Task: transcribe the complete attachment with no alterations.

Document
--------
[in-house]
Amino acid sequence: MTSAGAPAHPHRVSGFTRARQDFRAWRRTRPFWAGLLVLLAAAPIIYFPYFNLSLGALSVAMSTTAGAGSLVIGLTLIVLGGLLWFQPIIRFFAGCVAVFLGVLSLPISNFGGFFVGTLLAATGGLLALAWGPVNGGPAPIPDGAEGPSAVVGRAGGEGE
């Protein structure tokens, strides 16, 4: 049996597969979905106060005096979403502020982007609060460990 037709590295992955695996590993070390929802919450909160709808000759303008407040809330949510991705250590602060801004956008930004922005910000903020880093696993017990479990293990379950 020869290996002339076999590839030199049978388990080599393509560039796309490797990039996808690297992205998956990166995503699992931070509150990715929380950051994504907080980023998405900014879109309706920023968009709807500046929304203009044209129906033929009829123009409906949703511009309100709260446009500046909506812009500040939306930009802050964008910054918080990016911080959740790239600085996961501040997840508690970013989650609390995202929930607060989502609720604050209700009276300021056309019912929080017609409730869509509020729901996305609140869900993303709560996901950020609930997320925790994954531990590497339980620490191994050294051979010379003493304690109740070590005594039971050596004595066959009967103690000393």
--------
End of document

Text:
[in-house]
Amino acid sequence: MTSAGAPAHPHRVSGFTRARQDFRAWRRTRPFWAGLLVLLAAAPIIYFPYFNLSLGALSVAMSTTAGAGSLVIGLTLIVLGGLLWFQPIIRFFAGCVAVFLGVLSLPISNFGGFFVGTLLAATGGLLALAWGPVNGGPAPIPDGAEGPSAVVGRAGGEGE
């Protein structure tokens, strides 16, 4: 049996597969979905106060005096979403502020982007609060460990 037709590295992955695996590993070390929802919450909160709808000759303008407040809330949510991705250590602060801004956008930004922005910000903020880093696993017990479990293990379950 020869290996002339076999590839030199049978388990080599393509560039796309490797990039996808690297992205998956990166995503699992931070509150990715929380950051994504907080980023998405900014879109309706920023968009709807500046929304203009044209129906033929009829123009409906949703511009309100709260446009500046909506812009500040939306930009802050964008910054918080990016911080959740790239600085996961501040997840508690970013989650609390995202929930607060989502609720604050209700009276300021056309019912929080017609409730869509509020729901996305609140869900993303709560996901950020609930997320925790994954531990590497339980620490191994050294051979010379003493304690109740070590005594039971050596004595066959009967103690000393």